Song of the Southern Volunteers

Anonymous

Who seems to be singing this song?

How well do you think this song reflects the young women’s feelings about the war and sending someone off to fight?

How well do you think this song reflects the young women's feelings about the war? …about sending someone off to war?

Does it sound like she has a boyfriend in the army now? How differently do you think she might have felt if her boyfriend or fiancé was volunteering?

How do you think people at home might deal with conflicting feelings of patriotism and concern for men joining the army?

This song was written in 1861. What was going on in the war at that time? By the end of the war, how might this song have changed?

What difference does popular opinion make during a war?

Can you think of a time in American history when a war was unpopular with people at home? How might this song be different if it had been written during an unpopular war like Vietnam?


"Song of the Southern Volunteers" performed by Dear Friends on Songs of the Blues and the Grays, Pittsburgh: Thomas Studios [TS8710], provided courtesy of Thomas Studios, © 1987. Used by permission.

The recommended rendition is by Dear Friends, recorded in 1986 during a live performance of songs of the Civil War.

View the lyrics and music for "Song of the Southern Volunteers."

This song is an adaptation of an original English ballad, "Soldier Boy for Me," as collected by Cecil Sharp in 1918 in the Appalachian mountains (printed in English Folk Songs from the Southern Appalachians, vol. 2, No. 272). Sharp noted two different versions of this song. The second version most closely resembles the melody of "Song of the Southern Volunteers," while the first has a very similar text. The difference in the melodies is not surprising since melodies often changed when new words were added.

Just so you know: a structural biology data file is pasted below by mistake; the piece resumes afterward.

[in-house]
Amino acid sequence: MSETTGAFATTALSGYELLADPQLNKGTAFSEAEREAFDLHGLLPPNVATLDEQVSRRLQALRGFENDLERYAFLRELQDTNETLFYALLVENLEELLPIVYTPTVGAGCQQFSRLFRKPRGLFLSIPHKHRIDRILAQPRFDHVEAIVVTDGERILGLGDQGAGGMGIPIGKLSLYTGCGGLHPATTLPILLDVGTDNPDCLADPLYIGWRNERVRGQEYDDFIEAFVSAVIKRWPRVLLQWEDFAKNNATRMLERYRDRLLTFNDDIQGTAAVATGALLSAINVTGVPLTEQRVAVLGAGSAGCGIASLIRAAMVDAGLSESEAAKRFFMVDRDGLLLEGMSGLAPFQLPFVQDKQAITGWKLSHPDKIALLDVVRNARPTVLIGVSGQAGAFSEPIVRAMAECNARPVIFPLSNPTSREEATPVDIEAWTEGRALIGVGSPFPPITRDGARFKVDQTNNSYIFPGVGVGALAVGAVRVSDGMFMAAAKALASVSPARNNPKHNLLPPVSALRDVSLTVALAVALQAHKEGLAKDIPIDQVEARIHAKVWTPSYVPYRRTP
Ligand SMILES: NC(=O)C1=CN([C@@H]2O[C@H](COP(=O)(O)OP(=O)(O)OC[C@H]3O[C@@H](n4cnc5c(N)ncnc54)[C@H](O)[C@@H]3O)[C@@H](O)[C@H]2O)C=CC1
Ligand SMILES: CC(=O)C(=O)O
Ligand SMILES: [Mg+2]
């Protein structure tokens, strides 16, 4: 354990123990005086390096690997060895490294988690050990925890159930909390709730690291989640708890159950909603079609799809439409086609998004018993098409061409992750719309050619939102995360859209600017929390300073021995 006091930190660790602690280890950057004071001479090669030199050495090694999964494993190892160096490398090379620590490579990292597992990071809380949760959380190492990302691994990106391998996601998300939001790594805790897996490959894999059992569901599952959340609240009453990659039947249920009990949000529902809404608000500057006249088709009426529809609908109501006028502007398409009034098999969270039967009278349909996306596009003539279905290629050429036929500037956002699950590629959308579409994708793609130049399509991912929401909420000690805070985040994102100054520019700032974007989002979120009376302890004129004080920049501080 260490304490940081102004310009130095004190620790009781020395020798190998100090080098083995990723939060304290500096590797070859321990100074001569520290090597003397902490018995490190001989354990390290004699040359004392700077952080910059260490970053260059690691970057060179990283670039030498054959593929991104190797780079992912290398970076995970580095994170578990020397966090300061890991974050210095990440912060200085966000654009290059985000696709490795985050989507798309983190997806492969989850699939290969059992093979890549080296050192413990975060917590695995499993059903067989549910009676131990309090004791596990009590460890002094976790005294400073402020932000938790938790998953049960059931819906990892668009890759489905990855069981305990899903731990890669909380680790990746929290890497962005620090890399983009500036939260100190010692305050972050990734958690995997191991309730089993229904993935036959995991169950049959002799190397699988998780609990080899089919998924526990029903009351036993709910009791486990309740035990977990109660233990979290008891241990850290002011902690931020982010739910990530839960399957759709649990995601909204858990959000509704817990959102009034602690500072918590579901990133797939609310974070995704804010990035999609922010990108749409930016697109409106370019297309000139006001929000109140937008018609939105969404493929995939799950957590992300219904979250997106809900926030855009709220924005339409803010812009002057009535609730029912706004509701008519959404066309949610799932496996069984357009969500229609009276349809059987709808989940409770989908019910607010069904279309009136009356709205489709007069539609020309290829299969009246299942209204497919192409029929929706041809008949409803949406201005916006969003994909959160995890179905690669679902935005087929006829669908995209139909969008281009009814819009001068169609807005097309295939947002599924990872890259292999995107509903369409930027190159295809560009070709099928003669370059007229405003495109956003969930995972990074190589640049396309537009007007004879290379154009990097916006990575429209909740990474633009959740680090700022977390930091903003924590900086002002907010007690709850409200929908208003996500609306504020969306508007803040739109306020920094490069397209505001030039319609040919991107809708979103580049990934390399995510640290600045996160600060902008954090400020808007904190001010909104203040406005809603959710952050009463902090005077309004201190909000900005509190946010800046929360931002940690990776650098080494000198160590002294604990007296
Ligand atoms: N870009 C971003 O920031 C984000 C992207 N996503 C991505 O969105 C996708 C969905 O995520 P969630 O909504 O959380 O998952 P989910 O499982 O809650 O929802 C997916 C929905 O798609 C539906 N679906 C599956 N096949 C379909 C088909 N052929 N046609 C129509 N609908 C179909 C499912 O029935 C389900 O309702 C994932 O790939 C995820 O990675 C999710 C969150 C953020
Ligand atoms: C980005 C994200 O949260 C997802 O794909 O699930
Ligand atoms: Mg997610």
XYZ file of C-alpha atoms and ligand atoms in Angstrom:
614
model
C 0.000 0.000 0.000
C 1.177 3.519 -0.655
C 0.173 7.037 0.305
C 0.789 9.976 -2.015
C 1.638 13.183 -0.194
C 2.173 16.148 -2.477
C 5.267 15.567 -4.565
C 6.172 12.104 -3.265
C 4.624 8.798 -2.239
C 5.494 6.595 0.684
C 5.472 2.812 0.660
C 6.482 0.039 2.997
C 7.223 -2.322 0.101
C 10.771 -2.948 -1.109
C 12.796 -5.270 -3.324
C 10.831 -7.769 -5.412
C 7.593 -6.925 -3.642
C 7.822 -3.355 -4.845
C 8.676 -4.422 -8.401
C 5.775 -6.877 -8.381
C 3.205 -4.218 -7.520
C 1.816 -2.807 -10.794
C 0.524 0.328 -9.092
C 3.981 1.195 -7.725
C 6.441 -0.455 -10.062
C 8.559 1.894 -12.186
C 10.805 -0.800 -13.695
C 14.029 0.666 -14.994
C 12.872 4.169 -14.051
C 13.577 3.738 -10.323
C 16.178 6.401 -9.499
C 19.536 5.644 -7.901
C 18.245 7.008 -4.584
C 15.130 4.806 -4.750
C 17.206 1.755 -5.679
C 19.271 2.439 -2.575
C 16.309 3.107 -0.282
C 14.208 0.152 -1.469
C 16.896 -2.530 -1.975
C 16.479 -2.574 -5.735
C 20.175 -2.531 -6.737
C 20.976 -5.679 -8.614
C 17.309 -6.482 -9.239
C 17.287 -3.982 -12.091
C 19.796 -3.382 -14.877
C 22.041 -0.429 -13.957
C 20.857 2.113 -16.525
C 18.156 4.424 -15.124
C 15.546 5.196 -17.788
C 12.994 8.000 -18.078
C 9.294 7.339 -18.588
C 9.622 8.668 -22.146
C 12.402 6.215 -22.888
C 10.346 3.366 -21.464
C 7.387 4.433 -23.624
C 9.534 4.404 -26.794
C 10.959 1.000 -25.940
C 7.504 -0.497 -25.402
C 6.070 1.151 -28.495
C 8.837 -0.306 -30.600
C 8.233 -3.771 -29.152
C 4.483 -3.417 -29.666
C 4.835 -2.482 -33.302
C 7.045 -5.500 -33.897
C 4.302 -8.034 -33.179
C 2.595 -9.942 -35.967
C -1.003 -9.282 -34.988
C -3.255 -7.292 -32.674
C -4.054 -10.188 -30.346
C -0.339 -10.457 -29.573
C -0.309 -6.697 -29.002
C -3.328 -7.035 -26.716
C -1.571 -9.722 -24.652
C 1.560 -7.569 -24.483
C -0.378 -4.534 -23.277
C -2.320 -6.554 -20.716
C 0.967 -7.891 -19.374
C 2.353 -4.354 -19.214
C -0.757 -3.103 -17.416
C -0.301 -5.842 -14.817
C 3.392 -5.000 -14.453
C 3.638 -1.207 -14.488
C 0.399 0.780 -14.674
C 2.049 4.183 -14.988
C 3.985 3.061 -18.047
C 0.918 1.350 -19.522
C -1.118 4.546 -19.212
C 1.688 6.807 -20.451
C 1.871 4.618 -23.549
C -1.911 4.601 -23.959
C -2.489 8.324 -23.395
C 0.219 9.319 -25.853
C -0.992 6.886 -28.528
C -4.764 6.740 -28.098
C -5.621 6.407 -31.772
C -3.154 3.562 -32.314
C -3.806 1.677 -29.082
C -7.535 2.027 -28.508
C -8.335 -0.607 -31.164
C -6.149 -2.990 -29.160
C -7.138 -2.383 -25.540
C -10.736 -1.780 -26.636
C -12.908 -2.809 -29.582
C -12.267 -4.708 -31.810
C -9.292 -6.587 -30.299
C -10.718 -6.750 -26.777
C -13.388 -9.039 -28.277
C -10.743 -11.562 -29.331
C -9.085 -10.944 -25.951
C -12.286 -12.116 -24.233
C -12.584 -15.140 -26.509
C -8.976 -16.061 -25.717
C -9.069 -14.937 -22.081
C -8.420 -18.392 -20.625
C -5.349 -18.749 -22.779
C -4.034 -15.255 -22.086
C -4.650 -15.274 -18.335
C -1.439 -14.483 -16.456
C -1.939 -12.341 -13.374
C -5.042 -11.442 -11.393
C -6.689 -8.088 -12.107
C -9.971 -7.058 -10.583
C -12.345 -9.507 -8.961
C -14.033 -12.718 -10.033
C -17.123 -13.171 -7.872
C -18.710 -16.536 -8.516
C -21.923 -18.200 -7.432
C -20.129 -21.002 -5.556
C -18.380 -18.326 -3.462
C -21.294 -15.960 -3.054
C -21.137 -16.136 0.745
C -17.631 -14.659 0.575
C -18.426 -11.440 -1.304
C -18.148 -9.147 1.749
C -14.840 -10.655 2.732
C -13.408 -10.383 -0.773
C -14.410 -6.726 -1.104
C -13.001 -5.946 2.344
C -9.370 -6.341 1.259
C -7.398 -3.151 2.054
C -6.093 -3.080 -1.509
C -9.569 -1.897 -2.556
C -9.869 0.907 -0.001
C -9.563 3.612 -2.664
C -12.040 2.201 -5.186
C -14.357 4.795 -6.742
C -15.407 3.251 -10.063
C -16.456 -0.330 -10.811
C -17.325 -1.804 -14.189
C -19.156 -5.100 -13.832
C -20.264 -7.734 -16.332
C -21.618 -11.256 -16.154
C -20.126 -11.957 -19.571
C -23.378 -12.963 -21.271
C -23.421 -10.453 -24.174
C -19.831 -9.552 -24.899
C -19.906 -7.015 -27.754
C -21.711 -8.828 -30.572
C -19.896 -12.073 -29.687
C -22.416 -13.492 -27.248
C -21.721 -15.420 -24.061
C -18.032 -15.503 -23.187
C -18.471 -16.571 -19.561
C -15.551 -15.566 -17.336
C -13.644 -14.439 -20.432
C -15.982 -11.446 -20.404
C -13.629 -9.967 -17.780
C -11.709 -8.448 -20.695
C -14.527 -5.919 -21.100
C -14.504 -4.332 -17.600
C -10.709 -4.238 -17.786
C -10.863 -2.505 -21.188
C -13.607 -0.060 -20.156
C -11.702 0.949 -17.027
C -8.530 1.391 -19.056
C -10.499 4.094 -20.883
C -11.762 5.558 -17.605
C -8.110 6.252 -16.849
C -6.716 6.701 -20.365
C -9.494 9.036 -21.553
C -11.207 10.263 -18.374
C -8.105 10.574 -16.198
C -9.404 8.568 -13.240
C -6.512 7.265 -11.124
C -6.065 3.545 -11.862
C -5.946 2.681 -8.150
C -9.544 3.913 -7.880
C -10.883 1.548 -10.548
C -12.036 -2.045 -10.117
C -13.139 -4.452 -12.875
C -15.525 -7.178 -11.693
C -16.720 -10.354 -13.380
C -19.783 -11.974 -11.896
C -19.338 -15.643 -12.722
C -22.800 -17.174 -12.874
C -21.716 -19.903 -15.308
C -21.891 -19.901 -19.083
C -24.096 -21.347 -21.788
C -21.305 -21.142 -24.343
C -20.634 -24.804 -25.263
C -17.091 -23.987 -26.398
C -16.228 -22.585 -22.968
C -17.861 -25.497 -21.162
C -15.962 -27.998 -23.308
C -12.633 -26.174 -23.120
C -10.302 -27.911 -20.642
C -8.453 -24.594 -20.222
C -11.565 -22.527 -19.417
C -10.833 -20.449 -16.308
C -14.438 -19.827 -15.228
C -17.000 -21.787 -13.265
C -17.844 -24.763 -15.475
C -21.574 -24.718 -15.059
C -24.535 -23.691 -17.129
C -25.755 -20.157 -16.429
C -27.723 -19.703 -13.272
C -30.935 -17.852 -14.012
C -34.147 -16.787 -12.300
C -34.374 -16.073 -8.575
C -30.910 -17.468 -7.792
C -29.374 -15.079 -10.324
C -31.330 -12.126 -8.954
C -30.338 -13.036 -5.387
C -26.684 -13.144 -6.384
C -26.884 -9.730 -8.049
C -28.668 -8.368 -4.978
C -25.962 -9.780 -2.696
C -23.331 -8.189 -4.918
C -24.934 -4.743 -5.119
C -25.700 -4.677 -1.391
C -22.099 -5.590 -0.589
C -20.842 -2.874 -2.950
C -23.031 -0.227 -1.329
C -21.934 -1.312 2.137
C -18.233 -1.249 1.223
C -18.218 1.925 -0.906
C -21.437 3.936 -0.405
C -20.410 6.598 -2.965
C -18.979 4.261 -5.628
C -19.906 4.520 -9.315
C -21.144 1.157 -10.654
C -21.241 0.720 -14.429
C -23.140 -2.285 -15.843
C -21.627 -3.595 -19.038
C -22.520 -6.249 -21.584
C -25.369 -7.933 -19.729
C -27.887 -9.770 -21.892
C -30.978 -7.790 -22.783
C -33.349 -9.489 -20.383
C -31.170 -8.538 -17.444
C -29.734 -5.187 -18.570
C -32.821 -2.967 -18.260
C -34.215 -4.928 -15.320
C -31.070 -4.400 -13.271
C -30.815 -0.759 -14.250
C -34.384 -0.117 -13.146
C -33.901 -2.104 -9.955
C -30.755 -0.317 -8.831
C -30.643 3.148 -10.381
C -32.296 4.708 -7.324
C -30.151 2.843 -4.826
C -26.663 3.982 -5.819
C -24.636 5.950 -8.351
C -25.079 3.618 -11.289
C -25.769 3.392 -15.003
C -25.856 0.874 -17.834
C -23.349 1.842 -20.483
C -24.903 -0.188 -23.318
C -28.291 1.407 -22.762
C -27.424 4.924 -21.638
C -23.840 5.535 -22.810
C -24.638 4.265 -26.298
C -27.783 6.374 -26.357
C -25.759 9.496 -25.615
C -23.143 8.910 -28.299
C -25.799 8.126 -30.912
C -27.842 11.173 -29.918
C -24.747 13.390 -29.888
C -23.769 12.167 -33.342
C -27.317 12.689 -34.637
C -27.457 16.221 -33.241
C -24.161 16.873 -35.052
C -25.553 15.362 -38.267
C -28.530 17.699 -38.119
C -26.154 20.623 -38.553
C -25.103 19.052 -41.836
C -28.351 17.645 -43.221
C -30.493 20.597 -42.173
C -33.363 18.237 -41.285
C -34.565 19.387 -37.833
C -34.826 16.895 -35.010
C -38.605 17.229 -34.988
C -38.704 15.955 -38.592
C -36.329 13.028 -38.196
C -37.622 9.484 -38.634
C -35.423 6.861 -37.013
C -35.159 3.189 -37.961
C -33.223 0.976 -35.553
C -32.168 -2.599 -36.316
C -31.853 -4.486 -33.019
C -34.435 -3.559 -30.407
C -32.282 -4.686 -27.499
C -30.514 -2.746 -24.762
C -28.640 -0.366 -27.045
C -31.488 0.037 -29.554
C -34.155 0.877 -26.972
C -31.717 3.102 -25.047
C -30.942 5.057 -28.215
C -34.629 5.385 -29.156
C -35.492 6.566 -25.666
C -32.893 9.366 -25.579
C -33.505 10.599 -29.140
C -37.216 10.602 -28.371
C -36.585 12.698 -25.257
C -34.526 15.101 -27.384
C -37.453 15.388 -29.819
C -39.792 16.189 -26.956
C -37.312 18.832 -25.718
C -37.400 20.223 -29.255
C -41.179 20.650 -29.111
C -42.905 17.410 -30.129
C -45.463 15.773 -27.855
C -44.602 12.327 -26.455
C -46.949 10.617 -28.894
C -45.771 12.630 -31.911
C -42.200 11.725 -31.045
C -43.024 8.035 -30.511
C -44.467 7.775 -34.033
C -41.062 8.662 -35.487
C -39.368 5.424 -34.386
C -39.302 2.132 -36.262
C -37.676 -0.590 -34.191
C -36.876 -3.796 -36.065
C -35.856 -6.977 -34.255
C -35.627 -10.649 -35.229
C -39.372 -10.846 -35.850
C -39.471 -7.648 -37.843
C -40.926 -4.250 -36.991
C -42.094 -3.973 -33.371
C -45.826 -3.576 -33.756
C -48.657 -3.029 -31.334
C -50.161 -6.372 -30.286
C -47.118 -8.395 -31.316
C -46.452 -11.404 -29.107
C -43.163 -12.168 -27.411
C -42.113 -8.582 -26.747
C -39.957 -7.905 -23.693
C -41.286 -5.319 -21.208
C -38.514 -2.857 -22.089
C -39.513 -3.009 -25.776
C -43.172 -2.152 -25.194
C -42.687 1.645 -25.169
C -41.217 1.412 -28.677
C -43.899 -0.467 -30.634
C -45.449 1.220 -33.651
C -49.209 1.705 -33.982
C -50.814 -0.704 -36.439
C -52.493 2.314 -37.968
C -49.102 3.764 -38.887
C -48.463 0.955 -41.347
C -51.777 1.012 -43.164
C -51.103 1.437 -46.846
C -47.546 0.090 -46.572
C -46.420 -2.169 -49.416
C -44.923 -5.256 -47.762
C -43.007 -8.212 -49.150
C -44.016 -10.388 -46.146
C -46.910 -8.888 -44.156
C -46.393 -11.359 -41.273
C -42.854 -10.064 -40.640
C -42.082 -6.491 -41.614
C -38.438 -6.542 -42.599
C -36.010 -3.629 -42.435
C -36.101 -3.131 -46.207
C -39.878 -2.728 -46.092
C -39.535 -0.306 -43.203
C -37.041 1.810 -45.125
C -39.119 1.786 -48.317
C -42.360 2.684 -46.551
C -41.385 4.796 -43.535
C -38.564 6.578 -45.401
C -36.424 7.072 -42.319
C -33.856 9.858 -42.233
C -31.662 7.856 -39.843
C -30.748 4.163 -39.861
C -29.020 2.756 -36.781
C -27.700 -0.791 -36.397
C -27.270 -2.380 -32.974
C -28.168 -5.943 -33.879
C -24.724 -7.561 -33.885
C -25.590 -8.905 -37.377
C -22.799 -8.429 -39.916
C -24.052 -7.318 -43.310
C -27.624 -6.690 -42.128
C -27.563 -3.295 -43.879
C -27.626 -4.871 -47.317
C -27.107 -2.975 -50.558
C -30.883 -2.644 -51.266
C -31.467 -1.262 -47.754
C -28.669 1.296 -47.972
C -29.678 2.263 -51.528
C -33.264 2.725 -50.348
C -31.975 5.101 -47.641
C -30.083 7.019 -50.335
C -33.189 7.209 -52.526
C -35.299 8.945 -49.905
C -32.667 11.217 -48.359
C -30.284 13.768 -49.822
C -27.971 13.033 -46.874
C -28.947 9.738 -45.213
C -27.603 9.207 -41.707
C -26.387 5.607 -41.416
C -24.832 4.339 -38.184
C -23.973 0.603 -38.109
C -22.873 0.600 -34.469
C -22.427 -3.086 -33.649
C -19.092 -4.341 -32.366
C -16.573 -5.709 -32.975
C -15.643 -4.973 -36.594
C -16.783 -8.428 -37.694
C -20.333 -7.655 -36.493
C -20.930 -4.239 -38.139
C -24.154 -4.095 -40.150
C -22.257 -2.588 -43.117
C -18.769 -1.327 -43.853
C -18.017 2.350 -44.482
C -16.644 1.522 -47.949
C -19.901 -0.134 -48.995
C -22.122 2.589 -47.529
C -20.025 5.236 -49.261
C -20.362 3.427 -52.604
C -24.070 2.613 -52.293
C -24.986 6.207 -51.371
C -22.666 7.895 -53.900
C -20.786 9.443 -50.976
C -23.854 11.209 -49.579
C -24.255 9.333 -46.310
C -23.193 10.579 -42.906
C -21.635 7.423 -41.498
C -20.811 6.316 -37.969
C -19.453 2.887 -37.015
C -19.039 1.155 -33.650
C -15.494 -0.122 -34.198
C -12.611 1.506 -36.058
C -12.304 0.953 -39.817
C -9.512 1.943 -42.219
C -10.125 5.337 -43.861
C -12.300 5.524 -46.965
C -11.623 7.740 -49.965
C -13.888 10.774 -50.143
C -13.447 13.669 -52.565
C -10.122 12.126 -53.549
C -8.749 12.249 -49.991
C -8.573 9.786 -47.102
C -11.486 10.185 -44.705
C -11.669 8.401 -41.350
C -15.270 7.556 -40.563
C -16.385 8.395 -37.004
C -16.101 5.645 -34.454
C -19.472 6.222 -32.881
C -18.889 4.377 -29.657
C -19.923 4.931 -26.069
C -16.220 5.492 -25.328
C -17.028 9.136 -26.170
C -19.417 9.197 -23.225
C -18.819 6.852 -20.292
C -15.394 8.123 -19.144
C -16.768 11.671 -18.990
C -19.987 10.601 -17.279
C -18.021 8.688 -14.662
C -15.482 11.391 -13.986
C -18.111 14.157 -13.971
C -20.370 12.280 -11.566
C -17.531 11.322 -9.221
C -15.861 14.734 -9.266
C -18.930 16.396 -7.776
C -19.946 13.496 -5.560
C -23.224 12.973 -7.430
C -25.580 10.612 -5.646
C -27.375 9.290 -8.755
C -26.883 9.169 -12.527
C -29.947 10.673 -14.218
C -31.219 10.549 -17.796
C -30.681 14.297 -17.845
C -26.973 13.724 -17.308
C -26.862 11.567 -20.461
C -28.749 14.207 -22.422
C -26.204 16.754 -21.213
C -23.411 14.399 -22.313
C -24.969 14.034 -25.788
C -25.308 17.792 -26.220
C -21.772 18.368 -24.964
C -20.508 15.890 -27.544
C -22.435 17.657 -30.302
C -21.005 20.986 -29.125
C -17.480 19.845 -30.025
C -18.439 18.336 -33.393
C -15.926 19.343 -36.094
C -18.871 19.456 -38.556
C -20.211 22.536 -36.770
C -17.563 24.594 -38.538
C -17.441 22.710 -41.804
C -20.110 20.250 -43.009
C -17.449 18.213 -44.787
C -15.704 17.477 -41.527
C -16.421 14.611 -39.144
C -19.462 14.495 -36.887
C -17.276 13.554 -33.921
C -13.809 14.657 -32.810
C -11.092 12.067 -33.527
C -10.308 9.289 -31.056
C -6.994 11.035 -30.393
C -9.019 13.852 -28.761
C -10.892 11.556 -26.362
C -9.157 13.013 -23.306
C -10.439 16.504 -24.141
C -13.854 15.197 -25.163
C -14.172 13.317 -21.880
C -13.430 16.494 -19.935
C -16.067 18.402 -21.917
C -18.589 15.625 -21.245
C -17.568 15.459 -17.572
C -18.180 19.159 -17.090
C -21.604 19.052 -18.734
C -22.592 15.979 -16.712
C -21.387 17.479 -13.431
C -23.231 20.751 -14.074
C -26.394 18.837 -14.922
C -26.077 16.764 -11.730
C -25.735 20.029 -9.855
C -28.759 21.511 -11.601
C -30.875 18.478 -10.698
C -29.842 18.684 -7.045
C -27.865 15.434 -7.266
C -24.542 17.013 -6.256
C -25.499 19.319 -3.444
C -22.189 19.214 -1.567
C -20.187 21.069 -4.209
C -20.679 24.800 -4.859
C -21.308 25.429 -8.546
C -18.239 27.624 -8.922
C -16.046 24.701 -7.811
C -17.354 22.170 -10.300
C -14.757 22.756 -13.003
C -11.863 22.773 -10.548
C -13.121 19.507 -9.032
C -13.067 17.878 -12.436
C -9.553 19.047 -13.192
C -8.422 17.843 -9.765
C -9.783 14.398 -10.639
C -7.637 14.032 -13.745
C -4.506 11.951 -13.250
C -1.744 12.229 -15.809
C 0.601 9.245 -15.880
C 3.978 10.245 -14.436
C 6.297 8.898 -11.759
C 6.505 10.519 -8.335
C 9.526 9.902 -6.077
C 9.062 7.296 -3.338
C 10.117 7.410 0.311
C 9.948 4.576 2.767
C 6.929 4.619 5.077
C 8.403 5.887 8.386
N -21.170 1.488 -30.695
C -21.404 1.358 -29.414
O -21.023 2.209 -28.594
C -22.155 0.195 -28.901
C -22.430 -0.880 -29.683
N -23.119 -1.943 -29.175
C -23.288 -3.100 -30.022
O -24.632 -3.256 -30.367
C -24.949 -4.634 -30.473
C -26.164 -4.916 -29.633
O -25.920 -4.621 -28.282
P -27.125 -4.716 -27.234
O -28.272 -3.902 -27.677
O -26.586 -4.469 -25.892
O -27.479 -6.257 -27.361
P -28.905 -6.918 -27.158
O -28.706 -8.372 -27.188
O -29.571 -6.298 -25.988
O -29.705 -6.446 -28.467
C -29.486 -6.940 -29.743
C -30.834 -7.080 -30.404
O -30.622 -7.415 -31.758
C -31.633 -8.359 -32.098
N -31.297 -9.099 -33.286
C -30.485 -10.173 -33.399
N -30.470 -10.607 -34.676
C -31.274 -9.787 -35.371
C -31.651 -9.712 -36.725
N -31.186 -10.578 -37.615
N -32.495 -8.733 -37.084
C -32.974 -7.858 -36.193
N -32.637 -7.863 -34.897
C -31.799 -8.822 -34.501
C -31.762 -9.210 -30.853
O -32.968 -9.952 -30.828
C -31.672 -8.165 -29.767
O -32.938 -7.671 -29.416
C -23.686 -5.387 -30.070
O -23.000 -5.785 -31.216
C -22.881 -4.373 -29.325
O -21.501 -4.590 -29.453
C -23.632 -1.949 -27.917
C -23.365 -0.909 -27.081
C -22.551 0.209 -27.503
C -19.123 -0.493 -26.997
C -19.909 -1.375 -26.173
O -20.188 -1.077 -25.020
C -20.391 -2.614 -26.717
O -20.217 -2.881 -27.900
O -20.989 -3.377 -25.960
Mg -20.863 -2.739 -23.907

Another version of the same song was found in the Mississippi Valley by Arthur Palmer Hudson (published in Folksongs of the Mississippi, 1936) with a different title and perspective. Entitled "I Would Not Be Alone," Palmer's text de-emphasizes marriage and stresses "I wouldn't be alone, I wouldn't be alone, I wouldn't be alone to weep and moan." A song about occupations (the singer would not marry alternatively a blacksmith, doctor, or farmer), it was easily adapted by southerners to persuade more young men to volunteer for the war in "Song of the Southern Volunteers."Southern "Volunteers" [New York?] Published by Currier & Ives, [1862?] https://www.loc.gov/pictures/item/2008661642/

conscript vs. volunteer: conscripts were drafted or compulsorily enlisted for military service. Volunteers, as their name implied, enlisted for the army of their own free will.

Southrons: Southerners.

belle: a privileged, young, white Southern woman.

Compare this song to:

"The Cruel War" (1960s version of the Civil War ballad) and "Johnny I Hardly Knew Ye" (in this unit). Both are sung from the woman's point of view.

 

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